INNISFAIL – Town administration will probe a councillor’s scathing complaint of increasing litter being spilled and tossed in the parking lot at Centennial Park.
On Feb. 14, Coun. Jason Heistad told council the problem has morphed into a “pigsty” and wanted to know if the town had received any complaints.
During council’s Feb. 22 regular meeting, Heistad put forward a motion directing administration to look into his complaint and have a report brought back to council. The motion was passed by council and administration is expected to report back sometime this month.
“I am happy there is a process in play for us to look at the Centennial Park garbage situation. Just being on council for the last four months and just being an every day citizen for the past couple of years, especially during COVID, it’s been an ongoing issue,” said Heistad, adding the intent of his motion was to go through the proper process with administration to have his concern dealt with.
“I wanted to make sure we are being proactive.”
During the Feb. 14 council meeting, Heistad also wanted to know whether security cameras at the park are being used to record unwarranted behaviour.
In 2019, council gave administration the green light to spend $8,000 on video security cameras to keep an eye on any potential anti-social behaviour. Council and administration had been looking at the park's security issue since a delegation presentation more than a year earlier proposed solutions to curb anti-social behaviour, which included litter problems.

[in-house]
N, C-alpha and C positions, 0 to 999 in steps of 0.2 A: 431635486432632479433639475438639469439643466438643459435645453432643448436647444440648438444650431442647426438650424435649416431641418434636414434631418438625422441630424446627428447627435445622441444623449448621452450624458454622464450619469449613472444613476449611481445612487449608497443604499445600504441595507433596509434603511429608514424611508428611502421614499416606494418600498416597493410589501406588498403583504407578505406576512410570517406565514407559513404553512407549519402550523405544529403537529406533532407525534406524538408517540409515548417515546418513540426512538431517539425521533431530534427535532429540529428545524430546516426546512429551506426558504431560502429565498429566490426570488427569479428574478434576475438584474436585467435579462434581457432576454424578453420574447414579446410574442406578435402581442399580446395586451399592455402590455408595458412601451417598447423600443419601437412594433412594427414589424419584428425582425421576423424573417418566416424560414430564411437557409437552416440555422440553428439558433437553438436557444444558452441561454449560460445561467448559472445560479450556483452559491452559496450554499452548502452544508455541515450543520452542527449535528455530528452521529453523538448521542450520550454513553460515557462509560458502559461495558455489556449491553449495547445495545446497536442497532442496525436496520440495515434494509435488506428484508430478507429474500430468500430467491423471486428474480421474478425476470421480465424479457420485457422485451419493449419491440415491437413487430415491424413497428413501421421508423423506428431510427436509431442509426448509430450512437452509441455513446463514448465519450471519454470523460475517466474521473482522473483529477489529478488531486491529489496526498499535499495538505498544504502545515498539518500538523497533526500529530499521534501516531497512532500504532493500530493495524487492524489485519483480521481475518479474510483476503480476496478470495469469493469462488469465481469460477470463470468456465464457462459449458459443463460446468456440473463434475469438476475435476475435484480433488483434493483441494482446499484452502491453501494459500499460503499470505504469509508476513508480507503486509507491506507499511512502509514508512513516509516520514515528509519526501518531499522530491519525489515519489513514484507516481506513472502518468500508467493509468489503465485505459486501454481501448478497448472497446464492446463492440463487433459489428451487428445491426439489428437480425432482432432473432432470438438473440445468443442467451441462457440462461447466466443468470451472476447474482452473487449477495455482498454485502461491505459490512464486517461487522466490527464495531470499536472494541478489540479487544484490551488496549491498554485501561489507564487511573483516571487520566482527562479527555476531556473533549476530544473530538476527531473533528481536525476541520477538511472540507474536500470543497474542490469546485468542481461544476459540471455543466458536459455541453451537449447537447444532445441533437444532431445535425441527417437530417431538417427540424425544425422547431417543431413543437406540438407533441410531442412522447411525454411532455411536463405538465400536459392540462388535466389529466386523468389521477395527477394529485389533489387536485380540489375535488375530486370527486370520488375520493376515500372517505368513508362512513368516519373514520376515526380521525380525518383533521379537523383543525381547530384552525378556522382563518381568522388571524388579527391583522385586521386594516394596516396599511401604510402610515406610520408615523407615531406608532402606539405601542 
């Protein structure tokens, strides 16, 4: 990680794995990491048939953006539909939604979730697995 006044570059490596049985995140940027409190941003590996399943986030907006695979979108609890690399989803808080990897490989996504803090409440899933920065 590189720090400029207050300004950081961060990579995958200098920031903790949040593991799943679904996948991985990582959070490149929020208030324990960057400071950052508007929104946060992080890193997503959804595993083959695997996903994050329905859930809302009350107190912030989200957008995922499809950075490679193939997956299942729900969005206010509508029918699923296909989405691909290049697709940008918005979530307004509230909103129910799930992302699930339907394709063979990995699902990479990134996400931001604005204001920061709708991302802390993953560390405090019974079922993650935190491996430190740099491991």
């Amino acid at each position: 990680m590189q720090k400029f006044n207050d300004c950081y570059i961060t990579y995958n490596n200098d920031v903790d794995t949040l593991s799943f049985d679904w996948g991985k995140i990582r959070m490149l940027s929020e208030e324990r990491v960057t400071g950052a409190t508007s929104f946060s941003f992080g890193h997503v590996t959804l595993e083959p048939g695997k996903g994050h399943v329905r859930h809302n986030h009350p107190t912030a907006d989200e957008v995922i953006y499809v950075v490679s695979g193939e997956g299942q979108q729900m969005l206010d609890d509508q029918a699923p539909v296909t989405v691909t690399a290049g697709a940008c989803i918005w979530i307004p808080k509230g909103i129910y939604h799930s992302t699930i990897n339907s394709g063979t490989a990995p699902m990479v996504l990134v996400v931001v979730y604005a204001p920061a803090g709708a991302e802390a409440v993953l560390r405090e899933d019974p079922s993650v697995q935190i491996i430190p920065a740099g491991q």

Todd Becker, the town’s chief administrative officer, said he will ask Gary Leith, the town’s manager of fire and protective services, to provide council with historical background on the litter issue at Centennial Park, and actions taken by the town to address past concerns.
“Based on council’s direction, administration will be reporting back to council in the near future regarding some of the history and some of the corrective actions done to date in relation to some of the questionable activity at Centennial Park,” said Becker.
He said the cameras are still operating and used by the town.
“We don’t continuously monitor the cameras and the tapes,” said Becker. “When we’re notified of a questionable activity, we go into the tapes to determine what has occurred in the parking lot.”
He added that when there is a litter issue at the park, administration also relies on the community to contact the town when questionable activity is seen.
Becker said that while he personally does not always receive public complaints, he has not received any formal calls directed at him or council of litter problems at Centennial Park.